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29 October 2014
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FACTUAL & ARTS TV


Dunkirk - Michael Legge is Private Wilf Saunders


Michael Legge is Private Wilf SaundersMichael admits that recreating one of the most extraordinary events in the collective history of the nation was a strange and often moving experience.


"When we filmed in Dunkirk, on the actual beach where the soldiers were evacuated, it was very spooky and extremely strange - just the thought that we were literally walking in the footsteps of the people we were portraying."


Private Wilf Saunders was part of a mobile wireless unit with two other soldiers - Private Clive Tonry (Richard Sutton) and Corporal Titch Humphries (Julian Kerridge).


Now in his 80s, Wilf's memories of the Dunkirk evacuation have been a crucial source for the programme.


"The writer had done extensive interviews with Wilf and I was sent a video of their meeting. It was interesting seeing what he looked like and to hear how he felt about what he was going through, being so young and being there.


"My story is almost word for word from the diary Wilf kept during the final three weeks prior to the evacuation. He wasn't religious about writing entries every day but every couple of days he would detail exactly what was happening, his first experiences of bombs dropping and how he felt.


"He was extremely honest and very open which I didn't really expect having seen other documentaries and war movies where there's a certain kind of pride and people don't want to let slip that they were terrified.


"But Wilf spoke quite bluntly about it saying, very honestly, 'we were absolutely terrified, we were fighting for our lives and ultimately it was just about survival'."


Michael also acknowledges that portraying a World War II veteran and speaking lines direct from Wilf's own diary brought with it an increased sense of responsibility to 'get it right'.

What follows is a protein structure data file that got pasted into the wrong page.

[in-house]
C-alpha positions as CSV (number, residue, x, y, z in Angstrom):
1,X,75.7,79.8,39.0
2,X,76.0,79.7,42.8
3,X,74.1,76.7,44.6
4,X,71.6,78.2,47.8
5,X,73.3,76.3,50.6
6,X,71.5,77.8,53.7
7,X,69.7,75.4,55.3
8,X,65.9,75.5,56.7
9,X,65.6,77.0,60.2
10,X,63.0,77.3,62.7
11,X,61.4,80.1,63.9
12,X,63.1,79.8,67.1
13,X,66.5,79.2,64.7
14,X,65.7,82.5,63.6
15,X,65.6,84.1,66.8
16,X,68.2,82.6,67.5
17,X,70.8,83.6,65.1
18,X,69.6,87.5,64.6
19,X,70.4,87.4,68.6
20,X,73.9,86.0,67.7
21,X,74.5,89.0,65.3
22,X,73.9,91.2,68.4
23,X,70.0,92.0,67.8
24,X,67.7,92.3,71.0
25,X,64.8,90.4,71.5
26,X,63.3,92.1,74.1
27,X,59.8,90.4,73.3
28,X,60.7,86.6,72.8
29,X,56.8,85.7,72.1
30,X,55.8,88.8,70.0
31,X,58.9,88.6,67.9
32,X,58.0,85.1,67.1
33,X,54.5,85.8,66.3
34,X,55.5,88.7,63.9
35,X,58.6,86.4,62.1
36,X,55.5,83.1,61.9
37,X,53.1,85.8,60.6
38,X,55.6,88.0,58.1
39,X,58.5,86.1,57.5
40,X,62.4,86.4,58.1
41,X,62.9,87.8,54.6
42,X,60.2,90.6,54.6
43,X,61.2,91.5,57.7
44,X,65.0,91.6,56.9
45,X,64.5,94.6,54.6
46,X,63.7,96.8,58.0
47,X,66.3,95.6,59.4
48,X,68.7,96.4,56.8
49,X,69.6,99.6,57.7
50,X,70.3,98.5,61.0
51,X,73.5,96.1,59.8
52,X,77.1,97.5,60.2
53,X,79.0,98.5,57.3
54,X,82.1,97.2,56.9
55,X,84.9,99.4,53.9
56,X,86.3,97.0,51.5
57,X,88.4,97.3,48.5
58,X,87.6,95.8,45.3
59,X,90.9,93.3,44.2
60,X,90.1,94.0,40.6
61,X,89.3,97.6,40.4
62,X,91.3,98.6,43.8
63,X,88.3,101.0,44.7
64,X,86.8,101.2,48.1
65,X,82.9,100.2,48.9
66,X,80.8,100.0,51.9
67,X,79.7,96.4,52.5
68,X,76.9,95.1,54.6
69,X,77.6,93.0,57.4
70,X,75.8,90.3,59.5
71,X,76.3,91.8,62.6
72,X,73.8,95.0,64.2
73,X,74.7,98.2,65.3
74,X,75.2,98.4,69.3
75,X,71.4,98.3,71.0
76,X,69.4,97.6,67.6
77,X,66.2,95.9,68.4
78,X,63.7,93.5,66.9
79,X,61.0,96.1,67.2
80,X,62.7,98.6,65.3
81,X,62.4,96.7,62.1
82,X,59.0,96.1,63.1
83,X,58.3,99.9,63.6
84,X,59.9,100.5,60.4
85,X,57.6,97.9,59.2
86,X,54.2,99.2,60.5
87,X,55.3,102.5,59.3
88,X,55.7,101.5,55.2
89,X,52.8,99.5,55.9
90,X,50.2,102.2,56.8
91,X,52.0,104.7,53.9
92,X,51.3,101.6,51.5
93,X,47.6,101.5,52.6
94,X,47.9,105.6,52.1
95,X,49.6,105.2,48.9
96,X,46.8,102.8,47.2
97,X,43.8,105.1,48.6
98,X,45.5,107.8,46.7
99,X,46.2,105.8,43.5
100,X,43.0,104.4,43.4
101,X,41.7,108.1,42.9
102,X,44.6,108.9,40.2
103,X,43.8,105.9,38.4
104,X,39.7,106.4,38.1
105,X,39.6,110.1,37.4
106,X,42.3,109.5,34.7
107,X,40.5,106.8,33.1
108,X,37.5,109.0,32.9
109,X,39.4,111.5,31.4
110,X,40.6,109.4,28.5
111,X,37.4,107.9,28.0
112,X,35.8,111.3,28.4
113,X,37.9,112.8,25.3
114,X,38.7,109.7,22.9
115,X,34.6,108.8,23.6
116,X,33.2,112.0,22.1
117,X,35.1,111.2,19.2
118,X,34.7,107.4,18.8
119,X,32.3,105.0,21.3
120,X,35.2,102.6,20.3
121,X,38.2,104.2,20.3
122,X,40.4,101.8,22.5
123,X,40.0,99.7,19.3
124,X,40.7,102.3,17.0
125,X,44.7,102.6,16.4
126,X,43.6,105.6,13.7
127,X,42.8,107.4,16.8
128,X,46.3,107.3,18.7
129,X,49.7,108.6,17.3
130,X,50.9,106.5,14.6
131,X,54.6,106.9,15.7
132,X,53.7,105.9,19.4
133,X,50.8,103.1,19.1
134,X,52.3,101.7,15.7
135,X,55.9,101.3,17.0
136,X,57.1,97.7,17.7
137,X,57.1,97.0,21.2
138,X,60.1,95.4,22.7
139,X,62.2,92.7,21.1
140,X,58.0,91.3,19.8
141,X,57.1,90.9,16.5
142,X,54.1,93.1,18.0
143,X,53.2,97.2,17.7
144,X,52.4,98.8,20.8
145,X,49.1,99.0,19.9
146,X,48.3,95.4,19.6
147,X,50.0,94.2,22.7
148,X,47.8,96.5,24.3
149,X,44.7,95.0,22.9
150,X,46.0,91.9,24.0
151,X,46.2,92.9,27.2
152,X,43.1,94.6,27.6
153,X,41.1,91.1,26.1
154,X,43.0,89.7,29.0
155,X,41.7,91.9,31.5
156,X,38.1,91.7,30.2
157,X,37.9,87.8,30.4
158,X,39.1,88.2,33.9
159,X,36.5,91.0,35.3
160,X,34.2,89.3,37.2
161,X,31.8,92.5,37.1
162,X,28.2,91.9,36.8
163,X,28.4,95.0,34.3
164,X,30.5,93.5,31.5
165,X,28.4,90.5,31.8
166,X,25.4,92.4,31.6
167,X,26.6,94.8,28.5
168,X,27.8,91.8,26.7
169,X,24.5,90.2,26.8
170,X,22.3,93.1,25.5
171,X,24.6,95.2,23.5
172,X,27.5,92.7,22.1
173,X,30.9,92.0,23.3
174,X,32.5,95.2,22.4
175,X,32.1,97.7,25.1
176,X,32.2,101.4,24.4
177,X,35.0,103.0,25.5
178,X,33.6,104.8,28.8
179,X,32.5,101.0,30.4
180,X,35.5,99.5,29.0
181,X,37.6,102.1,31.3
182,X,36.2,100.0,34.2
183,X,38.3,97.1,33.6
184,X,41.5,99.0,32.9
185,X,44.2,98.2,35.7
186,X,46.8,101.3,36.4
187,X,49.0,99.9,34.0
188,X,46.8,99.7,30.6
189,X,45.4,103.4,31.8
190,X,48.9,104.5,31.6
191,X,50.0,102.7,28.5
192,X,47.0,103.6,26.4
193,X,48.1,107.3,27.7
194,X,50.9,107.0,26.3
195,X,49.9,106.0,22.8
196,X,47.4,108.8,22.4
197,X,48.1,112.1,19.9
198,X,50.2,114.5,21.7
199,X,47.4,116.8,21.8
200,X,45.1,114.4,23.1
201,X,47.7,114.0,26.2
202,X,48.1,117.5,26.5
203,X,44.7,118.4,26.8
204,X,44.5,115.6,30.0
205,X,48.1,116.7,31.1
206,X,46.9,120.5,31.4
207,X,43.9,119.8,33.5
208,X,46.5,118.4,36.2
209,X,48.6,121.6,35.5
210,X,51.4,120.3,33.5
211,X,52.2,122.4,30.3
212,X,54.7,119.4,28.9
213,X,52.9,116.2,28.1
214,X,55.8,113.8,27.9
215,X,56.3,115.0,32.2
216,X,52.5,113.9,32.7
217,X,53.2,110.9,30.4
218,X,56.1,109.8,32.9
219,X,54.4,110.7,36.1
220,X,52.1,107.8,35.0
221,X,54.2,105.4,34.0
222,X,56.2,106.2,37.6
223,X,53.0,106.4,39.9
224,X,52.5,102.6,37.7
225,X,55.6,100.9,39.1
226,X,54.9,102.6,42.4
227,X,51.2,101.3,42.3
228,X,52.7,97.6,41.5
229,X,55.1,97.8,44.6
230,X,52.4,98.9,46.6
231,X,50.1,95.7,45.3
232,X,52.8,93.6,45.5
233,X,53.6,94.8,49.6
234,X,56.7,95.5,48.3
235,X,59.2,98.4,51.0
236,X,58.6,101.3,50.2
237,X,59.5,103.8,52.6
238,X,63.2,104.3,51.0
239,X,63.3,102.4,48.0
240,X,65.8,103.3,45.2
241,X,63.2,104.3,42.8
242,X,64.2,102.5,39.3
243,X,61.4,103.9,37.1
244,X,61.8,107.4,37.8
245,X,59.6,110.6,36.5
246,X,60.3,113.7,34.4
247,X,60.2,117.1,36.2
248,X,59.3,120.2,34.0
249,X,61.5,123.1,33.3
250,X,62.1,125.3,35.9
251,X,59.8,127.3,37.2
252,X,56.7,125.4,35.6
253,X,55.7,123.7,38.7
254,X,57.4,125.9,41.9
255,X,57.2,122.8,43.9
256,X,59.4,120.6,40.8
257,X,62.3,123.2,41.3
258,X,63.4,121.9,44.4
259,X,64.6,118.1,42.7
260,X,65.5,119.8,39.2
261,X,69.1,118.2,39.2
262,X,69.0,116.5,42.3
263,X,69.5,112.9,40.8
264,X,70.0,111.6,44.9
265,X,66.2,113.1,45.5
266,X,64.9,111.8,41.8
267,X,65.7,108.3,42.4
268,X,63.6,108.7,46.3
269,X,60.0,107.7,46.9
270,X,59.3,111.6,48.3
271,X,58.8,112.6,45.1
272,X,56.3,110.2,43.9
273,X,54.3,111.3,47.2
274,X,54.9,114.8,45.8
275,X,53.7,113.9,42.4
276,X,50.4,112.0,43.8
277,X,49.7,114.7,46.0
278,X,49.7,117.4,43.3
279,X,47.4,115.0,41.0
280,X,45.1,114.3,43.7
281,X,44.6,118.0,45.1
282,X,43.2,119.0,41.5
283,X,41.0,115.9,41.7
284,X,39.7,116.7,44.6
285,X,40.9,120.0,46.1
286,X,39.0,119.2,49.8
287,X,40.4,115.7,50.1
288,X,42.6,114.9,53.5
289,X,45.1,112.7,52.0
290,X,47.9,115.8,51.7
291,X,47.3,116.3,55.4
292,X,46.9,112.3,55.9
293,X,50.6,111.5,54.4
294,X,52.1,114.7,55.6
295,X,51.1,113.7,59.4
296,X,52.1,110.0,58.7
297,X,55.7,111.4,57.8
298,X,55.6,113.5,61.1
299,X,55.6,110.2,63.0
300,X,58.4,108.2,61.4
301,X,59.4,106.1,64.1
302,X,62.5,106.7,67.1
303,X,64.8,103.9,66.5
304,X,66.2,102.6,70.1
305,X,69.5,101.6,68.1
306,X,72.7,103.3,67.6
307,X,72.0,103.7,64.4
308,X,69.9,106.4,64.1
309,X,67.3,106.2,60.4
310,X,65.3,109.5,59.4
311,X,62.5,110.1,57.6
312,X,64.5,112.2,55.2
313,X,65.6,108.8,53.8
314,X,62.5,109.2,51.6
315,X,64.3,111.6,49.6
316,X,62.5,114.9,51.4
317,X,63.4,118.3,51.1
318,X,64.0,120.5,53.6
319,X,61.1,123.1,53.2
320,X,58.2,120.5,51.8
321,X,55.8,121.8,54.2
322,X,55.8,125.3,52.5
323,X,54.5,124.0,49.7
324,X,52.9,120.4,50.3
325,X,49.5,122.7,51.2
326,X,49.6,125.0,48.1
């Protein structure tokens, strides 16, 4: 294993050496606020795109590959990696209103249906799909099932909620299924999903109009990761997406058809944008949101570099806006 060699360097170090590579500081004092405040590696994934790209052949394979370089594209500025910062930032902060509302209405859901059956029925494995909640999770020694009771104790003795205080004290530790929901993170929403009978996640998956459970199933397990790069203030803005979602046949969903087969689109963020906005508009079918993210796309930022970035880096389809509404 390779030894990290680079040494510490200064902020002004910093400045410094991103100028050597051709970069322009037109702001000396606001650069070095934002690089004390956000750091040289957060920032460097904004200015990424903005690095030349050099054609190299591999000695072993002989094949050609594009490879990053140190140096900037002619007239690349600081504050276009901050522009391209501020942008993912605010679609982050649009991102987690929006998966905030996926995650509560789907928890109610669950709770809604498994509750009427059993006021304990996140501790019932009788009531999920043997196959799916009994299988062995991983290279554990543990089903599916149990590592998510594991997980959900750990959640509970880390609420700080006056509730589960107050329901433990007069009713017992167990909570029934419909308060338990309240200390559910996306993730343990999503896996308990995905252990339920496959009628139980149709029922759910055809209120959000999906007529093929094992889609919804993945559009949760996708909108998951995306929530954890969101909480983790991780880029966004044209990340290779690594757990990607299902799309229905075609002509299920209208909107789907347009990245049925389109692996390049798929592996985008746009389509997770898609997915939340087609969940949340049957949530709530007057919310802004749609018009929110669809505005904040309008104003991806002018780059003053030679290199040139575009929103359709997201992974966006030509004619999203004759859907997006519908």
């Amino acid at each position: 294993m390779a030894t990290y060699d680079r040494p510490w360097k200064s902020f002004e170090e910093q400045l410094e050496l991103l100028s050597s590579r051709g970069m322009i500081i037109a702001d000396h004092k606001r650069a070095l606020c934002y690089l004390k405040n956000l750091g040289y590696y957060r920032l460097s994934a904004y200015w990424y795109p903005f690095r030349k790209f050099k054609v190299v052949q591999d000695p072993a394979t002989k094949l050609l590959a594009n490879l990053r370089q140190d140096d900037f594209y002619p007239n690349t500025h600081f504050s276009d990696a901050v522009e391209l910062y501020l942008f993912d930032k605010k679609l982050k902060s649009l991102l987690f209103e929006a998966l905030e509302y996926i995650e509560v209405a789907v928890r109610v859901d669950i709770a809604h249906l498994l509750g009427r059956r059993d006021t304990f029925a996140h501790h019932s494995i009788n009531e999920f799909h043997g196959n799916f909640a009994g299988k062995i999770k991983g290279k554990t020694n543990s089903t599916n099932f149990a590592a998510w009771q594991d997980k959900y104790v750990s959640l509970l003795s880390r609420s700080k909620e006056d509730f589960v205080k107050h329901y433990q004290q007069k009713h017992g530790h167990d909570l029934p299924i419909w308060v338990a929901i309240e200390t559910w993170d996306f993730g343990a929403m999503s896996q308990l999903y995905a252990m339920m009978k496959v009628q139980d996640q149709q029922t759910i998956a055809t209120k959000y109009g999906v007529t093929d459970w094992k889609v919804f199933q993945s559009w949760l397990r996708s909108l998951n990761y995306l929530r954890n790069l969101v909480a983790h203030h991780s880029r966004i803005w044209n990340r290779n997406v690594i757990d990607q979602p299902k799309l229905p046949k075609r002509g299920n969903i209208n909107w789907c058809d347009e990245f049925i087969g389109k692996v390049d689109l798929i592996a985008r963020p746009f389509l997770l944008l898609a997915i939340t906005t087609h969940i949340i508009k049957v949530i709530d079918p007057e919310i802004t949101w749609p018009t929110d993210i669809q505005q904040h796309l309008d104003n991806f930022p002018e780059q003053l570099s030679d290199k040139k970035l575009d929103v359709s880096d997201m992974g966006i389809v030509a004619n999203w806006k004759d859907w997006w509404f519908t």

"There was that pressure. But I think a lot of it was soaked up by the director," he smiles.


"When you're on a set and when you're portraying a real person, for me personally, I try to put that to the back of my mind as much as possible and just get on with it.


"And the production team wanted the set to be quite relaxed and an enjoyable place to work, so they took the burden of responsibility from us really.


"To do a war movie is just one of the greatest things an actor can do. Sometimes I'd be shooting a scene with bombs going off to the left and right and I'd be thinking about the character saying to myself 'I'm terrified here, I'm terrified'!"


And there were no stuntmen on hand to do the action sections.


"All the explosions were real but obviously we knew exactly where they were. And we were given very specific directions about which way we should run. We also had little earplugs which were painted pink just in case of close ups but, to be honest, we ended up taking them out because the sound added to the drama of it."


But there was an element of basic gun training.


"I had to fire off a couple of shots at one point so I went off with one of the gun handlers for a couple of hours for gun training and that was fine. It was simple, just a quick hand movement," he says miming the L-shaped loading action.


Filming for Dunkirk took place on the continent in various locations in Belgium and France with the benefits including a variety of beers and excellent cuisine.


"It was great! I love Belgian beer and it's very cheap, and obviously all the lads in the hotel had a great time. We had to relax some of the time," he jokes.


Overall, it's an experience that will stay with him.


"It's really garnered a mad interest in me in history and especially the Second World War. I find myself glued to the history documentaries trying to soak up any history and renting all these war dvds.


"Having been thrown into such an intense kind of environment and from just getting a glimpse of what they went through, it is really fascinating to think that these men were thrown into a more horrific situation that you can ever imagine. They were unbelievably brave."


Filming Dunkirk represents the end of a busy year for the Newry-born actor.


He has filmed a new TV series, a movie about Omagh, "and I'm off to the Dublin Film festival next month to promote a film called Cowboys and Angels which opens there on Valentine's Day," he says.


"It's a romantic comedy and after it's released here and in Ireland, it opens in America in the summer."


So Hollywood may well be beckoning!


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